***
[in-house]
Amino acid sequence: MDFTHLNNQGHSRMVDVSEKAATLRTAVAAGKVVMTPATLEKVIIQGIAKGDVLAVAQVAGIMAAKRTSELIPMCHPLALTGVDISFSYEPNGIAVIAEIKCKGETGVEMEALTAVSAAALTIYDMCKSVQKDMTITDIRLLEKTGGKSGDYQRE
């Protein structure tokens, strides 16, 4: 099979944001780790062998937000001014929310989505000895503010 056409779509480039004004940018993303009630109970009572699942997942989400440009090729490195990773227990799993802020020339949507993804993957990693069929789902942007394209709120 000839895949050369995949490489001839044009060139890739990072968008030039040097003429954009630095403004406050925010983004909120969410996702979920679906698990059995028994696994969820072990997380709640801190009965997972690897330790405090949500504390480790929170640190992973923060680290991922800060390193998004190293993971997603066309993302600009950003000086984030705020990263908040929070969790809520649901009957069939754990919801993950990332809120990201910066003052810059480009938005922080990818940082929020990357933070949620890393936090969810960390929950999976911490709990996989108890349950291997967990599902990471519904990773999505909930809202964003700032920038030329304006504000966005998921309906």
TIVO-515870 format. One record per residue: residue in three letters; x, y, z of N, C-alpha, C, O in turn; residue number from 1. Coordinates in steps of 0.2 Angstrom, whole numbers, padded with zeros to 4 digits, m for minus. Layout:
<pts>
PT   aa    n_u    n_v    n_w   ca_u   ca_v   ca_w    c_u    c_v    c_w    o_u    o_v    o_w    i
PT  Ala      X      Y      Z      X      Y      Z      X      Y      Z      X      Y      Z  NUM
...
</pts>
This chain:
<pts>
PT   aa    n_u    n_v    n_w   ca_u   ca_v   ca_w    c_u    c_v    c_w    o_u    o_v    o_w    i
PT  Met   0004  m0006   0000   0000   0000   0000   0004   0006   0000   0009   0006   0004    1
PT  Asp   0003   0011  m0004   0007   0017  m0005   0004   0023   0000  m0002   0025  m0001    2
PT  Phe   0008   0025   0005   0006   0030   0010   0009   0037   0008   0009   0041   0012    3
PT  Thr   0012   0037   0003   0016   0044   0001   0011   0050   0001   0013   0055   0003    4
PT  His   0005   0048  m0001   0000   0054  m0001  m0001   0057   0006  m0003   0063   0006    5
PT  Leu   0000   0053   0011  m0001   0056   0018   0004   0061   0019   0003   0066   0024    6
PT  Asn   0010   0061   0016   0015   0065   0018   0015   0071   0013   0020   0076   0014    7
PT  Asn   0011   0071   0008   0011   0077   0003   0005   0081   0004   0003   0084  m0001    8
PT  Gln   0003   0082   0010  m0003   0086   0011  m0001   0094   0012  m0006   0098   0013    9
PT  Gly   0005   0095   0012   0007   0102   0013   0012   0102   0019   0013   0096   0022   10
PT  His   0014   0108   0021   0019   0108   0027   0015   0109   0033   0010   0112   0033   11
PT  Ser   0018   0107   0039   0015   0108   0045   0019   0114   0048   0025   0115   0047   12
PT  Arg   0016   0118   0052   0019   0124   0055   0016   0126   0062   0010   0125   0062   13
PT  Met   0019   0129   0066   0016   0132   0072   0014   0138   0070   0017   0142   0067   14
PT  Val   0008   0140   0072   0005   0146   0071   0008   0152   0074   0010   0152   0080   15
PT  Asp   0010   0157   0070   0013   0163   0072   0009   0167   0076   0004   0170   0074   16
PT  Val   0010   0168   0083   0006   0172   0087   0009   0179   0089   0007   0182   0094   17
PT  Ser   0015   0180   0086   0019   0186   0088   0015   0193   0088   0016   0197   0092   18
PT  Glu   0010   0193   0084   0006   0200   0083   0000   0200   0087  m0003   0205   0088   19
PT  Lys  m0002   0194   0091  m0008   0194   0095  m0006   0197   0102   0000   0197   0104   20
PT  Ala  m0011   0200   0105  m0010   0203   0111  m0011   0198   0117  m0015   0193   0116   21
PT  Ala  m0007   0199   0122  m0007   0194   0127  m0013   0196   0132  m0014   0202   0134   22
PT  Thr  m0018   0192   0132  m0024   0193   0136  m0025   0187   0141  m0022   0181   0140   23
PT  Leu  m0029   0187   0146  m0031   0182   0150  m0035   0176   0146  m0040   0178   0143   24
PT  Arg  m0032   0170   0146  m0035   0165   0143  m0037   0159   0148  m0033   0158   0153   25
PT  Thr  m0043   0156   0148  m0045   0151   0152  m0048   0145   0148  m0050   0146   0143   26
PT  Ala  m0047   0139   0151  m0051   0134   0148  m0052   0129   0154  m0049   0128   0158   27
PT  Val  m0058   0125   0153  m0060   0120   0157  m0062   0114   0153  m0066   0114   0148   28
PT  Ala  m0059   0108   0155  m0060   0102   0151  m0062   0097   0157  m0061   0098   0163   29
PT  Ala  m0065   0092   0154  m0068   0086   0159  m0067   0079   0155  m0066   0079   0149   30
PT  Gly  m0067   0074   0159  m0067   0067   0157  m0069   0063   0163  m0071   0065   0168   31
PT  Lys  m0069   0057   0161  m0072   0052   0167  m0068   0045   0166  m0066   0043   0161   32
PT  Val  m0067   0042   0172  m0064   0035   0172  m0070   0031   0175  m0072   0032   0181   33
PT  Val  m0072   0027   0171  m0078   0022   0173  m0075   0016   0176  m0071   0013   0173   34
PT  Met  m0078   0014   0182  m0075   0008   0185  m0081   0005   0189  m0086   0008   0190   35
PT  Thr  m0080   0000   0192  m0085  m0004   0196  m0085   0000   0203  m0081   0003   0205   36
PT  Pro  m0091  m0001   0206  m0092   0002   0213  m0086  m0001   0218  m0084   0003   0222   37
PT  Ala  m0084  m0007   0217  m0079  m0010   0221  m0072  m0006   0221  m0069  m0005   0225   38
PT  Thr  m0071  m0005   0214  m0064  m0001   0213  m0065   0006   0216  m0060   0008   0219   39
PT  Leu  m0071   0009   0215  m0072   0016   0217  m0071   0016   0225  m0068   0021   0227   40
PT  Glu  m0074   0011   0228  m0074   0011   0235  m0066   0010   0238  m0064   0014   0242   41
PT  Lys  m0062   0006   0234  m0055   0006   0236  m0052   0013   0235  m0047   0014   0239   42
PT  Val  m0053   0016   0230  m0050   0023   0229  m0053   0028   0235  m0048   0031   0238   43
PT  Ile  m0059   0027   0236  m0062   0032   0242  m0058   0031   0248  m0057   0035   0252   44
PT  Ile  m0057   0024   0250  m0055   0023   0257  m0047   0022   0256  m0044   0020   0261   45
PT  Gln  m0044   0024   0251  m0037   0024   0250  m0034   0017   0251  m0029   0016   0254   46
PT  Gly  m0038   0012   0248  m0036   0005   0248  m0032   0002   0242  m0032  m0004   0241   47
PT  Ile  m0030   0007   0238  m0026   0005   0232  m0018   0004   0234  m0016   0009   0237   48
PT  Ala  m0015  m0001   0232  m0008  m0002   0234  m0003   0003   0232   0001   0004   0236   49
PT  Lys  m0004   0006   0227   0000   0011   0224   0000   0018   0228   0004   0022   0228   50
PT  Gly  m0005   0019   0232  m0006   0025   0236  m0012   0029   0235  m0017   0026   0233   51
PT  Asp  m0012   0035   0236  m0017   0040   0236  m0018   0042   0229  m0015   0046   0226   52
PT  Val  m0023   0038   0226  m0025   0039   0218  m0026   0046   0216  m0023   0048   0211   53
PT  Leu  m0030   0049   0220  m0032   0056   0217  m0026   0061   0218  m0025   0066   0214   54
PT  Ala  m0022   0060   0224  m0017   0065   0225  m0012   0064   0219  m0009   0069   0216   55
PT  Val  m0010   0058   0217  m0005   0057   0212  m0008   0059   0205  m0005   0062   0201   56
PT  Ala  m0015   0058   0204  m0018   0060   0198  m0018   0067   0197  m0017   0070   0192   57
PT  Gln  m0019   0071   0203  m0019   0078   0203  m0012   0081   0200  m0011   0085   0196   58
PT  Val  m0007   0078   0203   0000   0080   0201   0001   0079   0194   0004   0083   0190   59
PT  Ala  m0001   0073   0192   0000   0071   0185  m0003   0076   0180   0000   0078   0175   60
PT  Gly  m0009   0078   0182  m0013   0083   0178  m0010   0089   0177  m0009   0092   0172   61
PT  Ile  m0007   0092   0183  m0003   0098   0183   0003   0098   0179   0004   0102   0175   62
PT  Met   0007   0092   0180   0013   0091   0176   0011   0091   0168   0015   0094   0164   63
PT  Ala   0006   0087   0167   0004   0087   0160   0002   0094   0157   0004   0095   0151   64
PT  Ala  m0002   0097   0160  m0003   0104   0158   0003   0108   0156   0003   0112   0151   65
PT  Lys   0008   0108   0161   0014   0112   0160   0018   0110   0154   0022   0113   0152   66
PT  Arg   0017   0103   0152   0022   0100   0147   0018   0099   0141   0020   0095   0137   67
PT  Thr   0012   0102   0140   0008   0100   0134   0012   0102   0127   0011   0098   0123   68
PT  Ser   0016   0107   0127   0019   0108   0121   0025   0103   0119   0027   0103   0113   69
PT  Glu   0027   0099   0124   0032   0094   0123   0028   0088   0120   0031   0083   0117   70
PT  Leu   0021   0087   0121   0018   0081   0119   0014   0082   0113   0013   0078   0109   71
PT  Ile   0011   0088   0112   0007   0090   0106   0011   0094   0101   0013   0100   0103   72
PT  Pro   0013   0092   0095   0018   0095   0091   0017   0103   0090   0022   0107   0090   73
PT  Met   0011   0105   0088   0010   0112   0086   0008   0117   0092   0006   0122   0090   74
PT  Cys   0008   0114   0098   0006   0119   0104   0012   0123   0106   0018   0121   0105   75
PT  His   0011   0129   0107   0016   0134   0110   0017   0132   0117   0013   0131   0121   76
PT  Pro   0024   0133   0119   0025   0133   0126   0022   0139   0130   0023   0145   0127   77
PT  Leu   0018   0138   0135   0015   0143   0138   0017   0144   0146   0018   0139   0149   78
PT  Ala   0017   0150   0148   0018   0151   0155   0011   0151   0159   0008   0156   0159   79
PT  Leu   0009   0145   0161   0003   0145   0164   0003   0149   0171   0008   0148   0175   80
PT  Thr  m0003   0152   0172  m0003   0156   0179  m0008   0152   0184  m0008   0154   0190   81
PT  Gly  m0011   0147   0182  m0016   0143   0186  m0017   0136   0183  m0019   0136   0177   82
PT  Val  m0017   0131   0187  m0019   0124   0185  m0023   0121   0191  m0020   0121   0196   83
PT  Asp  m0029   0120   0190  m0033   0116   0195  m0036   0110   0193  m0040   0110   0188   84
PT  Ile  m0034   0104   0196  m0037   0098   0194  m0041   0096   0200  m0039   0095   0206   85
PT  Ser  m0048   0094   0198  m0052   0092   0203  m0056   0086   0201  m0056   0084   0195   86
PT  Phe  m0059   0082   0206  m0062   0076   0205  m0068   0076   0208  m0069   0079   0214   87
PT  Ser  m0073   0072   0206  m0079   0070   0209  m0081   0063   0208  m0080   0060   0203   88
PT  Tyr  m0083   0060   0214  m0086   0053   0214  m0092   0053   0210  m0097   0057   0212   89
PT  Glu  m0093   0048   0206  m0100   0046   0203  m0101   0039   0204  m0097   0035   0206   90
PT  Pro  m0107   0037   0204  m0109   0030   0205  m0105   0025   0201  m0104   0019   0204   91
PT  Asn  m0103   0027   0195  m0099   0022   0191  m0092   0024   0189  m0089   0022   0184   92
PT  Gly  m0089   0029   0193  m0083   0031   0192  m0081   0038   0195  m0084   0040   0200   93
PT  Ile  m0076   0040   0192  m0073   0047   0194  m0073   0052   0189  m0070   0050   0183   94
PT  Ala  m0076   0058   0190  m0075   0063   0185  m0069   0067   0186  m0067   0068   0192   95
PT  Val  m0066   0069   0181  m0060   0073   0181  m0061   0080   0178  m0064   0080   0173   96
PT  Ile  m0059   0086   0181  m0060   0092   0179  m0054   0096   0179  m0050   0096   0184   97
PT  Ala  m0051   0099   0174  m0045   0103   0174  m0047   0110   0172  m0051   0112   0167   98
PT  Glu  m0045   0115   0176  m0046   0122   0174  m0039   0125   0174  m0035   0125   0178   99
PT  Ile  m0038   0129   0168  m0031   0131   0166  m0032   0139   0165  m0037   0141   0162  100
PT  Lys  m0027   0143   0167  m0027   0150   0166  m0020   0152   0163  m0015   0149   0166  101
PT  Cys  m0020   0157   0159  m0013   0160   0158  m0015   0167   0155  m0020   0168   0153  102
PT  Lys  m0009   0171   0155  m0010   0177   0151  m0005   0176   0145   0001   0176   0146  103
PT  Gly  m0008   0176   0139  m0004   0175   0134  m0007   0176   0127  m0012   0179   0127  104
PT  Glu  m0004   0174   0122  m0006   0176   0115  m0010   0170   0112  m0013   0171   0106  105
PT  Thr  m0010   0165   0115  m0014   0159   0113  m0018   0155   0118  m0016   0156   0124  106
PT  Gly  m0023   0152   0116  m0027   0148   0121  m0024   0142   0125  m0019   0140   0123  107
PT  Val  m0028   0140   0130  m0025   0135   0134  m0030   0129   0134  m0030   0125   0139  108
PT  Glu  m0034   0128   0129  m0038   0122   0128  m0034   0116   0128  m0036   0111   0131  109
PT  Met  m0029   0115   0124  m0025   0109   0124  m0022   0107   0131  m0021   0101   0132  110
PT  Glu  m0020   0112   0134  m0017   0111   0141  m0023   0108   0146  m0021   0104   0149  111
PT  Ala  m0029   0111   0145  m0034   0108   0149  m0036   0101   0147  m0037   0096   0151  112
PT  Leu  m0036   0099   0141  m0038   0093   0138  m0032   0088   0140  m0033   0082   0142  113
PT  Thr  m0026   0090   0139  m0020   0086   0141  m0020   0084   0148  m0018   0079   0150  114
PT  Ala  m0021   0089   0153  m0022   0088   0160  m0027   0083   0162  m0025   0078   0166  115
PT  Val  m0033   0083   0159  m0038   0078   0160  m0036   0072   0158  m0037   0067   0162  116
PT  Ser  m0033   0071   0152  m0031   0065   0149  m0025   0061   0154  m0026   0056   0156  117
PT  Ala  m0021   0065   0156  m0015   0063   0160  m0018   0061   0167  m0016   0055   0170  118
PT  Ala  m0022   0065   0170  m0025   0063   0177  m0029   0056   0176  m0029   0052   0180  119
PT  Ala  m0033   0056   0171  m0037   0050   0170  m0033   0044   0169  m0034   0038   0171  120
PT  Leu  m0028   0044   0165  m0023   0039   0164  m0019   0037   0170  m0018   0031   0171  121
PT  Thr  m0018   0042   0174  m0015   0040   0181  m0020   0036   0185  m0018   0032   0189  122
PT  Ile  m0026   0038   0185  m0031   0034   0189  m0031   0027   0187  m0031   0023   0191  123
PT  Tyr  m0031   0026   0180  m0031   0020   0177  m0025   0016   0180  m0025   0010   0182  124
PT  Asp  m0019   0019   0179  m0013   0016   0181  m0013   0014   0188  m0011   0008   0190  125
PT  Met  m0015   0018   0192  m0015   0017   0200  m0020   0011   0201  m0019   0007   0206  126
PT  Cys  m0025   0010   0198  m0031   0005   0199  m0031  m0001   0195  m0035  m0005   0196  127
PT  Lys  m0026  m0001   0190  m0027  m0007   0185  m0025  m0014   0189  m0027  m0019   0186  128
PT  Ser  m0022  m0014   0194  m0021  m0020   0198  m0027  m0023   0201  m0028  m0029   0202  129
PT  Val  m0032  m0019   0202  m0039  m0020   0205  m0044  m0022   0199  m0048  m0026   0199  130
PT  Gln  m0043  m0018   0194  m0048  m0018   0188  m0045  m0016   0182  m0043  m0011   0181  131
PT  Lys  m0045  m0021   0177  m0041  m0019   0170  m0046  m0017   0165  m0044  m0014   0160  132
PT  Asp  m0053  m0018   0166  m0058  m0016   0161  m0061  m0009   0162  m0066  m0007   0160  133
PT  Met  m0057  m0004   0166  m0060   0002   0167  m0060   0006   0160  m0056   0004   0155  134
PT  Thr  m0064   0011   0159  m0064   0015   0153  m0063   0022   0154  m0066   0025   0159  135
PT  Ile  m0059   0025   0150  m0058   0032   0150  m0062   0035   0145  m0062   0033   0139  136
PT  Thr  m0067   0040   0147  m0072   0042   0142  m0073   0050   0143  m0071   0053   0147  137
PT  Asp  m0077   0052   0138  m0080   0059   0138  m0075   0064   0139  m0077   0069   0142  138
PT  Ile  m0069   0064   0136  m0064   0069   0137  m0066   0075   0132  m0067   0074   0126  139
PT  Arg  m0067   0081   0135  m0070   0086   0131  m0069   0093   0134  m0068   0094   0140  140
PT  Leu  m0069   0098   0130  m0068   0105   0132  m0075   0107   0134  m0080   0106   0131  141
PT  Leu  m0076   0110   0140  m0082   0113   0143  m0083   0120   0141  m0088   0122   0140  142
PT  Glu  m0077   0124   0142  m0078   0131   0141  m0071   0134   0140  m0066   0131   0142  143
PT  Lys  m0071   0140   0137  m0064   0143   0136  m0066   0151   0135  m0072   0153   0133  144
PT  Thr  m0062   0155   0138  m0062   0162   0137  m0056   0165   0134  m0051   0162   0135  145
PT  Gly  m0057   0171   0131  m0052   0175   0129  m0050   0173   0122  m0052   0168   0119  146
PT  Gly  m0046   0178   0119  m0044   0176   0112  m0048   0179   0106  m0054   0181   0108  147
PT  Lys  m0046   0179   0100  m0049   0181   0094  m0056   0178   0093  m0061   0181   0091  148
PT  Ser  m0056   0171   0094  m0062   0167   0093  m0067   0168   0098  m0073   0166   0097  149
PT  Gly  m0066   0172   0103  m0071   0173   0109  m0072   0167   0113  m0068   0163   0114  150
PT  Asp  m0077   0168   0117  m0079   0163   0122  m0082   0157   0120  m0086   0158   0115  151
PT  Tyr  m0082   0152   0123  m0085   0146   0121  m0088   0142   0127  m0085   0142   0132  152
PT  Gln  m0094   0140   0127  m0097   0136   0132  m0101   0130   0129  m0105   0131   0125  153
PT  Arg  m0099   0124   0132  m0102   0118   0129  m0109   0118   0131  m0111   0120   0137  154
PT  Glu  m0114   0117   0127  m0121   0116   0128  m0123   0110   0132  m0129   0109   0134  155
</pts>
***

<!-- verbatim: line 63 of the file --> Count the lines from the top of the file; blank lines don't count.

PT  Gly  m0005   0019   0232  m0006   0025   0236  m0012   0029   0235  m0017   0026   0233   51